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The vote, passed 401-11, effectively calls for a military attack on Iran when it obtains a “nuclear weapons capability” – an undefined term that, by some interpretations, could already apply to Iran, not to mention Brazil, Japan, the Netherlands, and any other country with a civilian nuclear program.
On Tuesday afternoon, the U.S. House of Representatives debated H.Res. 568, an AIPAC-sponsored bill designed to outlaw diplomacy with Iran and take the United States Congress one step closer to authorizing an illegal, unprovoked and premeditated military attack on Iran. ››read more
Newly declassified FBI files are shining an inconvenient light on Israel’s nuclear weaponization research program and how it has been secretly funded from the United States. Iranian negotiations with the UN Security Council resume on May 23 in Baghdad following initial sessions in Istanbul. The core issue is whether Nuclear Non-Proliferation Treaty (NPT) signatory Iran will agree to abandon uranium enrichment and open its hardened facilities to more intrusive international inspections. Israel and its western lobbying organizations have long insisted — with little concrete proof — that Iran has a clandestine weaponization program. The American Israel Public Affairs Committee is diligently setting out legislative tripwires for mandatory US military attacks if Iran fails to abandon its program. Yet the brazen activities of the Weizmann Institute of Science now publicly documented by the FBI reveal violations of the core principle of the NPT. ››read more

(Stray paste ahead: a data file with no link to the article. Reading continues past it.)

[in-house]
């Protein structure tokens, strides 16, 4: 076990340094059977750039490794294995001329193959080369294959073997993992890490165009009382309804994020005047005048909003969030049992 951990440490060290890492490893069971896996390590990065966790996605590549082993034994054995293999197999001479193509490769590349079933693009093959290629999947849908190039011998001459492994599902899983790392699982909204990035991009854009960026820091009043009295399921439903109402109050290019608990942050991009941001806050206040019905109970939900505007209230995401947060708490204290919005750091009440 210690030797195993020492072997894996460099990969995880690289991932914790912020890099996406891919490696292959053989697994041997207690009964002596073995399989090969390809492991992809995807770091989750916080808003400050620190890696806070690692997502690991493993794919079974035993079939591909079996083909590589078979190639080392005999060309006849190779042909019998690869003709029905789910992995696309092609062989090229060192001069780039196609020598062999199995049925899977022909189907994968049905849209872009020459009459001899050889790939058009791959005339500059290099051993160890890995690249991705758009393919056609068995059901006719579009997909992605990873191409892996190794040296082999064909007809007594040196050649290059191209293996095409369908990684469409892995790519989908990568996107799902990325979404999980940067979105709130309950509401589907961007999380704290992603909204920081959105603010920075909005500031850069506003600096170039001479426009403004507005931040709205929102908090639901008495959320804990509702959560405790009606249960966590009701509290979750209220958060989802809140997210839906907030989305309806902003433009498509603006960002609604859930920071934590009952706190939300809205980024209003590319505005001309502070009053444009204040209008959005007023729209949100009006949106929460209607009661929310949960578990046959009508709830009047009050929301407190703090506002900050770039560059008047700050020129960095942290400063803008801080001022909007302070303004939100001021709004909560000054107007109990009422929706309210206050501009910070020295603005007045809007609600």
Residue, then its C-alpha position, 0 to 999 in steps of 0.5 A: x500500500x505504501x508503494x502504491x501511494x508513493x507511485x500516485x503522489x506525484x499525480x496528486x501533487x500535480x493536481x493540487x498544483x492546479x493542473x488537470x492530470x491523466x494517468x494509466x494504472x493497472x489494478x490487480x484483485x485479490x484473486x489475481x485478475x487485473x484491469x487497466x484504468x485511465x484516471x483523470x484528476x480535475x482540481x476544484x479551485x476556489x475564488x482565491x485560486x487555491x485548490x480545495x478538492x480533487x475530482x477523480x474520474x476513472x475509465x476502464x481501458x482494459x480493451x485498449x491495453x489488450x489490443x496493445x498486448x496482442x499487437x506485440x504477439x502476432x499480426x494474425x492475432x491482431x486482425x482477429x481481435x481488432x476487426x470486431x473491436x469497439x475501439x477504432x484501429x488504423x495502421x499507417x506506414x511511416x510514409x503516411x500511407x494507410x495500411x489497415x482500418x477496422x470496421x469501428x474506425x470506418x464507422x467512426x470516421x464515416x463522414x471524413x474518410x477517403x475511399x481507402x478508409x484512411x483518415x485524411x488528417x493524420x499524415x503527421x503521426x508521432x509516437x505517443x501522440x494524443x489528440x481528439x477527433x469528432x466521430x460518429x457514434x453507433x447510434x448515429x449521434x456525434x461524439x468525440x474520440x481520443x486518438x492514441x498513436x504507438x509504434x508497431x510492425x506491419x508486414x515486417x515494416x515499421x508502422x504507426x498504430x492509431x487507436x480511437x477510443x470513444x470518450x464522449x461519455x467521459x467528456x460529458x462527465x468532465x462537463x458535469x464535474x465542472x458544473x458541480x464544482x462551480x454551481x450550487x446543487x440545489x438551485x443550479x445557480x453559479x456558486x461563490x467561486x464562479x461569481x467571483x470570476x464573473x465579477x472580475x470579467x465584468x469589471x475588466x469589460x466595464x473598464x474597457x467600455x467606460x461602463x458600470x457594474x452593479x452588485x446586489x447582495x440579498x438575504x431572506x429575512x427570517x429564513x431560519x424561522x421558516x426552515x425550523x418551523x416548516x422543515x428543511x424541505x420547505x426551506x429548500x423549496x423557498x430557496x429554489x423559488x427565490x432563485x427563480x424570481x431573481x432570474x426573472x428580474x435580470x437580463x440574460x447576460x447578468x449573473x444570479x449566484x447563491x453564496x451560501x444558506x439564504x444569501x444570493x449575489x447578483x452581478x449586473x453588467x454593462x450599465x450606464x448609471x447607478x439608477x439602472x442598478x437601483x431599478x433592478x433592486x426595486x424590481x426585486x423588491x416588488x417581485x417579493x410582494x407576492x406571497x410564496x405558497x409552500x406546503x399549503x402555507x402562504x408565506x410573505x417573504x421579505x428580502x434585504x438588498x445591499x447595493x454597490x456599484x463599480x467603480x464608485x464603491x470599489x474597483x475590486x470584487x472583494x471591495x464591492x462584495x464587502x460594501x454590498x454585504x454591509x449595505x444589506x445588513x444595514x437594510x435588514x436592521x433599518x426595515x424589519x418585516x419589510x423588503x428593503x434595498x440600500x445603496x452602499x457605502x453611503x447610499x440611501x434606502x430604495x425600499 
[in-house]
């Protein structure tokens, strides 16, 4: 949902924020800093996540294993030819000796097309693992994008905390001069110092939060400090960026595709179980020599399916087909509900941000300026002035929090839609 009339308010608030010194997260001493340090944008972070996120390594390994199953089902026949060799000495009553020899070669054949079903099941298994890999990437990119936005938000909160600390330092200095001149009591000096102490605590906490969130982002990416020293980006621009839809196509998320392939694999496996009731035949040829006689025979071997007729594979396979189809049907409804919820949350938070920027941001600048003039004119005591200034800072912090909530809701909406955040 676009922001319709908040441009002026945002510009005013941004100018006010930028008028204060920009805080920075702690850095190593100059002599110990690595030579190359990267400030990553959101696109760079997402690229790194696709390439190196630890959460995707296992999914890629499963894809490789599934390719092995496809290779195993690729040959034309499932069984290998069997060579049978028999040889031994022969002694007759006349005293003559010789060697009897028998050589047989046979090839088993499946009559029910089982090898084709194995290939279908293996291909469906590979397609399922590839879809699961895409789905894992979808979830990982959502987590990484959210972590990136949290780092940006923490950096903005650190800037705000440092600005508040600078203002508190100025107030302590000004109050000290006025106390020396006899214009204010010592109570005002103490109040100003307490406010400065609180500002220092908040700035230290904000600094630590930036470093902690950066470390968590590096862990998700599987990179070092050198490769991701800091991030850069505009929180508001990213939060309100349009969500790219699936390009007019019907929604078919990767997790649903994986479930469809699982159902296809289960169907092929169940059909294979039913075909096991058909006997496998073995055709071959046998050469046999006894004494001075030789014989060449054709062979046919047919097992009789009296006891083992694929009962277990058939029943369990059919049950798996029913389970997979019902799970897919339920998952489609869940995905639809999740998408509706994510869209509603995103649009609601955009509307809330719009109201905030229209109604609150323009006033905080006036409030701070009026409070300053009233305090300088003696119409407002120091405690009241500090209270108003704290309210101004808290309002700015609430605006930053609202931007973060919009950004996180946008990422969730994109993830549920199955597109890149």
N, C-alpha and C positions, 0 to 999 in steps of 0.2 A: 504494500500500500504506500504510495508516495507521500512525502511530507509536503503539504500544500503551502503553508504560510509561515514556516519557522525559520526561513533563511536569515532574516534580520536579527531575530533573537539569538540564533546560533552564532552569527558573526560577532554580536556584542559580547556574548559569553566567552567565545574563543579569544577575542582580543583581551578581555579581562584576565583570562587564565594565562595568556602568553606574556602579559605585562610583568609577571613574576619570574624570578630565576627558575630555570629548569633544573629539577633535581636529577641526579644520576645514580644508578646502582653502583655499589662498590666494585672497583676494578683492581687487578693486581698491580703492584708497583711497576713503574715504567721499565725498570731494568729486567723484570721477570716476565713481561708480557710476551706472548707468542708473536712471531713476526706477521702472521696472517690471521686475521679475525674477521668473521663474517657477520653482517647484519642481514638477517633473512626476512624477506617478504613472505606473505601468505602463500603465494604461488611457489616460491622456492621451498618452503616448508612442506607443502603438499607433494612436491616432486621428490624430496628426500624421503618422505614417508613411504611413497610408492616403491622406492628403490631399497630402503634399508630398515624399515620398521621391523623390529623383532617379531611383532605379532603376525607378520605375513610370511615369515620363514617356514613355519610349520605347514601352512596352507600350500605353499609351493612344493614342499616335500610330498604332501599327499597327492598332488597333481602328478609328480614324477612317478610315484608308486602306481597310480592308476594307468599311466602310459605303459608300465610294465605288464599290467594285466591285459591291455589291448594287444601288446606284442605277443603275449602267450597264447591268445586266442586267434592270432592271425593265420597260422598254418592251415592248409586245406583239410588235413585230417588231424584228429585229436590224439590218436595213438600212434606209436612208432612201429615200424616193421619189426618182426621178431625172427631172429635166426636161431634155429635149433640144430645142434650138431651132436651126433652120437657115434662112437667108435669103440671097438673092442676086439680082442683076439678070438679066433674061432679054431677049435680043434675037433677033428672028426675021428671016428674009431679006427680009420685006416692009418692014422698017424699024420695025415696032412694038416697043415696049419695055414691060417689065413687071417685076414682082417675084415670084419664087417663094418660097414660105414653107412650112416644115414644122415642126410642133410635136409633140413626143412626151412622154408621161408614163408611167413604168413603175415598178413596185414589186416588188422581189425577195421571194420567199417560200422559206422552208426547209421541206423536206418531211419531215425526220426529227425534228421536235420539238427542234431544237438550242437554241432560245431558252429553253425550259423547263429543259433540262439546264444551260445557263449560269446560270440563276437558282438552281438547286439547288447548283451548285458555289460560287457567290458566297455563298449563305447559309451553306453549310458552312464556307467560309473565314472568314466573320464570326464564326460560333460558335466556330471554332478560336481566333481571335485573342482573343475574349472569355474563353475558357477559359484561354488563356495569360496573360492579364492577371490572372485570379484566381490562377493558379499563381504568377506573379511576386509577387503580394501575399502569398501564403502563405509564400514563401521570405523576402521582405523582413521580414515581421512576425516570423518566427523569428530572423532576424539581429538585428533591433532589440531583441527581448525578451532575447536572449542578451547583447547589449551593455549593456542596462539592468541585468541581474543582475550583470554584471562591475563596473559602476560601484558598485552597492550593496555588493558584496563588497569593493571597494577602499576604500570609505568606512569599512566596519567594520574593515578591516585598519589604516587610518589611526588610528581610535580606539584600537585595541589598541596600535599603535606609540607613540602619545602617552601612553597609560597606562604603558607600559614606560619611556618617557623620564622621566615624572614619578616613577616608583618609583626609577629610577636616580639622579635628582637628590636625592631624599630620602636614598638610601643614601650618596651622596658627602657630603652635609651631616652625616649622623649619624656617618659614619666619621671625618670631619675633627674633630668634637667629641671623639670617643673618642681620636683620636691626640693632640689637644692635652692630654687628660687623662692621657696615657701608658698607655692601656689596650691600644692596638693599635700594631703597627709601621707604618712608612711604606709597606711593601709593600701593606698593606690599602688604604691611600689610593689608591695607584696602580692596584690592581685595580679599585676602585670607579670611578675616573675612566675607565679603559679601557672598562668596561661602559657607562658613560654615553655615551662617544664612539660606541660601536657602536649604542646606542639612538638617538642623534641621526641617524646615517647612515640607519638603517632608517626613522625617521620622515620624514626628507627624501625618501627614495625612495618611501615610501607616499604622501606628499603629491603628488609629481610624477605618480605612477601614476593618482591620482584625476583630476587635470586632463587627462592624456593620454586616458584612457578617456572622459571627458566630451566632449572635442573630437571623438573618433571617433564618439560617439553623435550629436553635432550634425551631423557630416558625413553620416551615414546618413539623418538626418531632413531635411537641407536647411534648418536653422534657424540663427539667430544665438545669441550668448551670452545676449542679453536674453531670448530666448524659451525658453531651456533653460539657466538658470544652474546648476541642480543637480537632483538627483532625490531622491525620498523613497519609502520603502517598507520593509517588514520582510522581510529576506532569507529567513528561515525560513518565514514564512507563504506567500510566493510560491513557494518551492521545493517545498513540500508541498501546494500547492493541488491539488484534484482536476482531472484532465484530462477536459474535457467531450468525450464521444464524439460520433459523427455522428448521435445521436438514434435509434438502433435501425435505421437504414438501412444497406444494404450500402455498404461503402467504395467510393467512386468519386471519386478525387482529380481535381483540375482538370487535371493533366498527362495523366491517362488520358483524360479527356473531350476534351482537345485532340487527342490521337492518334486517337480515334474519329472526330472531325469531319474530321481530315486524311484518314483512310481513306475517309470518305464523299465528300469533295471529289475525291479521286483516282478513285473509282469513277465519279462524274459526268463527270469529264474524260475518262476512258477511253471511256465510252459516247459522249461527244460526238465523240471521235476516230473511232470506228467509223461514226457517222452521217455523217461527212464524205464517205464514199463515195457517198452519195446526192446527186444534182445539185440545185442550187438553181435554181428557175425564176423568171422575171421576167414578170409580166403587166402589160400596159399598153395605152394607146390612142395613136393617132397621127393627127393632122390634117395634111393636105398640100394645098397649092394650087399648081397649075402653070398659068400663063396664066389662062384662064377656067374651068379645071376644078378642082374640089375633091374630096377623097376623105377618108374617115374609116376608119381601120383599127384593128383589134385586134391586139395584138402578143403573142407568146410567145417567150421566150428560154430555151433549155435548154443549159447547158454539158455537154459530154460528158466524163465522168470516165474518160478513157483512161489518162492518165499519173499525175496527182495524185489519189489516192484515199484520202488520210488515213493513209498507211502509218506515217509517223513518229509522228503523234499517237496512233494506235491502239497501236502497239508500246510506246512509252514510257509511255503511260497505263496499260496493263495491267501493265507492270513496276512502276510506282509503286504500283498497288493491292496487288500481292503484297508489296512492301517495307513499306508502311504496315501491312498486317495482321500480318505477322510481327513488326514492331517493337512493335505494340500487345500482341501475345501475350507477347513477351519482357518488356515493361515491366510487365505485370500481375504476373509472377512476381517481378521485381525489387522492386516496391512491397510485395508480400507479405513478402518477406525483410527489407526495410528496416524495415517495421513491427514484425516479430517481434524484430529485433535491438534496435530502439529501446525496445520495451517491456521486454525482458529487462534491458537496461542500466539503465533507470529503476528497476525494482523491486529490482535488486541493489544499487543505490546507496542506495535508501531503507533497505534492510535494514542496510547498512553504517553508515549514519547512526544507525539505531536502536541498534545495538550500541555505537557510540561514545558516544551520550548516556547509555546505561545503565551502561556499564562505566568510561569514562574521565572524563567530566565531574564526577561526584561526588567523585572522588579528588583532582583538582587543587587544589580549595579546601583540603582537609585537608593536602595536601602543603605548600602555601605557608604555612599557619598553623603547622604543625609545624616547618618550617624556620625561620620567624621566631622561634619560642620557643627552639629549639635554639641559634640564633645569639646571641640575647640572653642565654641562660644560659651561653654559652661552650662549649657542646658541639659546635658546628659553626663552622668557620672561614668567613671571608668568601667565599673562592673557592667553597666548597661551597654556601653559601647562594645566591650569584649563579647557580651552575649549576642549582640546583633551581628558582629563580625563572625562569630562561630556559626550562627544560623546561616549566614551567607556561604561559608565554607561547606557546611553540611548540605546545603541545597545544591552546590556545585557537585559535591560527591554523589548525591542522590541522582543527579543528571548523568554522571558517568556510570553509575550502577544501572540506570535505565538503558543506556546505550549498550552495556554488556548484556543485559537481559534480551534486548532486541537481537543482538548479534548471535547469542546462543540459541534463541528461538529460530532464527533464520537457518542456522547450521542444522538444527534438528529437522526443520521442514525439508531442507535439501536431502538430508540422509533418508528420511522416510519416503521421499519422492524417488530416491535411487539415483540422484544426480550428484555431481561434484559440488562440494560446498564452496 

RUSSIA has made clear it will not support any Western military intervention in Syria or Iran, warning that such a course could lead to nuclear war. ››read more
In the case of the Iranian nuclear program, one form of inflated expectations involves the prospective terms of an agreement, such as calling for an end to all uranium enrichment by Iran, even though that would be a deal killer from Iran's perspective. Another form concerns timing, such as an insistence that a specific agreement emerge from the meeting this month in Baghdad, even though a full, workable agreement requires a careful negotiation process that has barely just begun.